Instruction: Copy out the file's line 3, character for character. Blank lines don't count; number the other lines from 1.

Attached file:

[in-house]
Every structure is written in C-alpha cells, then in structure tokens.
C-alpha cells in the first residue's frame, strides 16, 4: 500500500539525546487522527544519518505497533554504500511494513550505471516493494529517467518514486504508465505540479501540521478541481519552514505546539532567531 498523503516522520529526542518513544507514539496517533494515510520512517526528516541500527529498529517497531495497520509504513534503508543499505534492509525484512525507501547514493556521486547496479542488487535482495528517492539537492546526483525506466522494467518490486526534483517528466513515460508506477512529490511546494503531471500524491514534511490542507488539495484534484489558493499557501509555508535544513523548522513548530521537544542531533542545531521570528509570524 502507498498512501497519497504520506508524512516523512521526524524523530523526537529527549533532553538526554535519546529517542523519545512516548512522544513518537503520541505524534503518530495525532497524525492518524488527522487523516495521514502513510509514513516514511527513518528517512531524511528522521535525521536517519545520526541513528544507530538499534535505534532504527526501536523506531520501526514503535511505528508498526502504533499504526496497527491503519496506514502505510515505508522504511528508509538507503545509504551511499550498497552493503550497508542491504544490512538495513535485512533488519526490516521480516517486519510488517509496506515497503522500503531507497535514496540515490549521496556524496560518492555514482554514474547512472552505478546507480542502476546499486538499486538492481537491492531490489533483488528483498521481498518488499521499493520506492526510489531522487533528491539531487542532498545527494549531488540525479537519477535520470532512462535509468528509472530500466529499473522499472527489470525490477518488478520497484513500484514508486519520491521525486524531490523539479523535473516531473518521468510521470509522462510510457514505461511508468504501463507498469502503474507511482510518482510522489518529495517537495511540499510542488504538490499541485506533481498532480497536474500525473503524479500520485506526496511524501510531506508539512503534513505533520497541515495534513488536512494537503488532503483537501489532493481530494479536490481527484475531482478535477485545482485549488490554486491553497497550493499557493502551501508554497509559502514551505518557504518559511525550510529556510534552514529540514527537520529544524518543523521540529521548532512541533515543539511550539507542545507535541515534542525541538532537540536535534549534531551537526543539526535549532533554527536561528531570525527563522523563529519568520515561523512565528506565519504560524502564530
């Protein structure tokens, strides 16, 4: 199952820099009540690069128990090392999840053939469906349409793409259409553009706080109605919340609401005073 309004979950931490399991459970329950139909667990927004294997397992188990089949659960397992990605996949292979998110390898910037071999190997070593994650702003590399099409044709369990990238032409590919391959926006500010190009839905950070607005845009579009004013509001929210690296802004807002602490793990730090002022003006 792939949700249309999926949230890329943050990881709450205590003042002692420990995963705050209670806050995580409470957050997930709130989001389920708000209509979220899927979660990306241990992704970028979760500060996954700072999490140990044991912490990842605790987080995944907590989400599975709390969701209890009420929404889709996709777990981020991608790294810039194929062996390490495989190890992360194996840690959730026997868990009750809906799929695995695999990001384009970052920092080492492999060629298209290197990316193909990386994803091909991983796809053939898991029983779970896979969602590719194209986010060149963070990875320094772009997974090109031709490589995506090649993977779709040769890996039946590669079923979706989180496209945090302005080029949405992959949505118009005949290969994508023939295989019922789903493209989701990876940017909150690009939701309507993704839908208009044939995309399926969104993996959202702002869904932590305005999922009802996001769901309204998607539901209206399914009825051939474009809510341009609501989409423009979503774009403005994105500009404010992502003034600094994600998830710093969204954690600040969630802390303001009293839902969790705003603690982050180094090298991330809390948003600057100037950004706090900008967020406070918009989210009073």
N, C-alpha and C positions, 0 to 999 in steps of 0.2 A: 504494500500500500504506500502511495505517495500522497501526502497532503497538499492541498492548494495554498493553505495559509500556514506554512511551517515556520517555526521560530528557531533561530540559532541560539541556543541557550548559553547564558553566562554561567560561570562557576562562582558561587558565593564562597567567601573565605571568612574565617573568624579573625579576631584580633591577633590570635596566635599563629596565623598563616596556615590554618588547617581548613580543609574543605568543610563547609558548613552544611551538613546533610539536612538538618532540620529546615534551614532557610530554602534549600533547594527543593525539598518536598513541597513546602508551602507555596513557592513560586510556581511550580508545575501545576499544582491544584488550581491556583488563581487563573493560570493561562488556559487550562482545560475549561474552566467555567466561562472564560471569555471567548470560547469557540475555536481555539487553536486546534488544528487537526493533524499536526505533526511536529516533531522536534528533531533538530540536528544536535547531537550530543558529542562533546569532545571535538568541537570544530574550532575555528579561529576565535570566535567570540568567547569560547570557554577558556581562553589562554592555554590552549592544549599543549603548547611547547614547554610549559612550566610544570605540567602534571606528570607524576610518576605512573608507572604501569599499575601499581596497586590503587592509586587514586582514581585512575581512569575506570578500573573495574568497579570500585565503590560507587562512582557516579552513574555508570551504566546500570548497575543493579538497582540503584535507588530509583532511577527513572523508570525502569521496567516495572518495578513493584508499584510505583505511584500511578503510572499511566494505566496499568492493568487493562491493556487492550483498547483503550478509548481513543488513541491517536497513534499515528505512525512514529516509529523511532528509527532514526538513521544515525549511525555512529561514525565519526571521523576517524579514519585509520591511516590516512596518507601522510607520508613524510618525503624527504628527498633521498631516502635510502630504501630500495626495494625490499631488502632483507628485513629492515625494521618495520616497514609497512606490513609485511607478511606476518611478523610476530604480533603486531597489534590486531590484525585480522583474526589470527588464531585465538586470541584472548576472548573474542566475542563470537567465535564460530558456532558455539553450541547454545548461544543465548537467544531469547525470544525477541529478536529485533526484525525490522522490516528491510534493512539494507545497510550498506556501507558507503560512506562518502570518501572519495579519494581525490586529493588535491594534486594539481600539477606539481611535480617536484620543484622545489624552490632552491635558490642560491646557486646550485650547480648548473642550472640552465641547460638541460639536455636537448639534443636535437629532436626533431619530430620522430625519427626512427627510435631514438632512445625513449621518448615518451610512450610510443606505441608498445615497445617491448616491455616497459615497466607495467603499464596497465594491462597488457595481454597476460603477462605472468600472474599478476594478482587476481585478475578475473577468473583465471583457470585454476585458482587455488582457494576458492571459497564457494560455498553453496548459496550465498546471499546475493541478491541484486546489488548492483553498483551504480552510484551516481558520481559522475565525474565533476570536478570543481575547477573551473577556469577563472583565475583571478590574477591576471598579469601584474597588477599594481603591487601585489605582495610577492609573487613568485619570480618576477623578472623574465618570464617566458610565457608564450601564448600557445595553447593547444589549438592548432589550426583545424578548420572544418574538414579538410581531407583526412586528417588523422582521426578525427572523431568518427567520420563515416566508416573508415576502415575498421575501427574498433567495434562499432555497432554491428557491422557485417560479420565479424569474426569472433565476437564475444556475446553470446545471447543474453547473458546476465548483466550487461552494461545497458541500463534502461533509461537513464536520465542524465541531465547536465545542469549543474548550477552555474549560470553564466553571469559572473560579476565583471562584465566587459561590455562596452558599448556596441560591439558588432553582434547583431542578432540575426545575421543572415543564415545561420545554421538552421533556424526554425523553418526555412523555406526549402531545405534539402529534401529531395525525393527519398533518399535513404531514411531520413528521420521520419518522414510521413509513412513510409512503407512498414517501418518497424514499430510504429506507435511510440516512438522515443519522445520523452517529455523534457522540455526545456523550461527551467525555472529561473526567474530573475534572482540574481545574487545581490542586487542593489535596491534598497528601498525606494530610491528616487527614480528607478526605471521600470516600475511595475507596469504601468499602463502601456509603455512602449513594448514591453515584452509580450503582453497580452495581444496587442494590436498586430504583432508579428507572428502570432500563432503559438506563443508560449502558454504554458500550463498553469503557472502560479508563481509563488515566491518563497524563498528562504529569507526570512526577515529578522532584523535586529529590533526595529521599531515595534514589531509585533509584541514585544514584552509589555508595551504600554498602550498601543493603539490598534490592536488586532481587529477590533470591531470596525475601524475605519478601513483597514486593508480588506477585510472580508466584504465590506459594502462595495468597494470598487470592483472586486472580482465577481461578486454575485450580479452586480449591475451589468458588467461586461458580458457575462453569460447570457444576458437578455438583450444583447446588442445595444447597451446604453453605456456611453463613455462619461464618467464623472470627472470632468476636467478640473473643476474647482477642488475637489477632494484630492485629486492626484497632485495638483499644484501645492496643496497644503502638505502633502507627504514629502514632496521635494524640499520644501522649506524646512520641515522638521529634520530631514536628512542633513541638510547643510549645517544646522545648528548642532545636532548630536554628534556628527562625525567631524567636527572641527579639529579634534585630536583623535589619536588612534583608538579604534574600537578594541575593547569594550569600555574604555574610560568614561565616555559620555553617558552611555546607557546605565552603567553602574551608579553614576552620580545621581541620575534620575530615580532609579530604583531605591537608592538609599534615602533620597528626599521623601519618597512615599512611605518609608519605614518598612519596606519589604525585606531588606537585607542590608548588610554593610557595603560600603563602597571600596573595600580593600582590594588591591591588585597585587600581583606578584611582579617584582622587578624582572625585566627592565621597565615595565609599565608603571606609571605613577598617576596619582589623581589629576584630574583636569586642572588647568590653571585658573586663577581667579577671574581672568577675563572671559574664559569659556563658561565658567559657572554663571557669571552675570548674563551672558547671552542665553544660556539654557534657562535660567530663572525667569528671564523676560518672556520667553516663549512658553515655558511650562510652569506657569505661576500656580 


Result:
C-alpha cells in the first residue's frame, strides 16, 4: 500500500539525546487522527544519518505497533554504500511494513550505471516493494529517467518514486504508465505540479501540521478541481519552514505546539532567531 498523503516522520529526542518513544507514539496517533494515510520512517526528516541500527529498529517497531495497520509504513534503508543499505534492509525484512525507501547514493556521486547496479542488487535482495528517492539537492546526483525506466522494467518490486526534483517528466513515460508506477512529490511546494503531471500524491514534511490542507488539495484534484489558493499557501509555508535544513523548522513548530521537544542531533542545531521570528509570524 502507498498512501497519497504520506508524512516523512521526524524523530523526537529527549533532553538526554535519546529517542523519545512516548512522544513518537503520541505524534503518530495525532497524525492518524488527522487523516495521514502513510509514513516514511527513518528517512531524511528522521535525521536517519545520526541513528544507530538499534535505534532504527526501536523506531520501526514503535511505528508498526502504533499504526496497527491503519496506514502505510515505508522504511528508509538507503545509504551511499550498497552493503550497508542491504544490512538495513535485512533488519526490516521480516517486519510488517509496506515497503522500503531507497535514496540515490549521496556524496560518492555514482554514474547512472552505478546507480542502476546499486538499486538492481537491492531490489533483488528483498521481498518488499521499493520506492526510489531522487533528491539531487542532498545527494549531488540525479537519477535520470532512462535509468528509472530500466529499473522499472527489470525490477518488478520497484513500484514508486519520491521525486524531490523539479523535473516531473518521468510521470509522462510510457514505461511508468504501463507498469502503474507511482510518482510522489518529495517537495511540499510542488504538490499541485506533481498532480497536474500525473503524479500520485506526496511524501510531506508539512503534513505533520497541515495534513488536512494537503488532503483537501489532493481530494479536490481527484475531482478535477485545482485549488490554486491553497497550493499557493502551501508554497509559502514551505518557504518559511525550510529556510534552514529540514527537520529544524518543523521540529521548532512541533515543539511550539507542545507535541515534542525541538532537540536535534549534531551537526543539526535549532533554527536561528531570525527563522523563529519568520515561523512565528506565519504560524502564530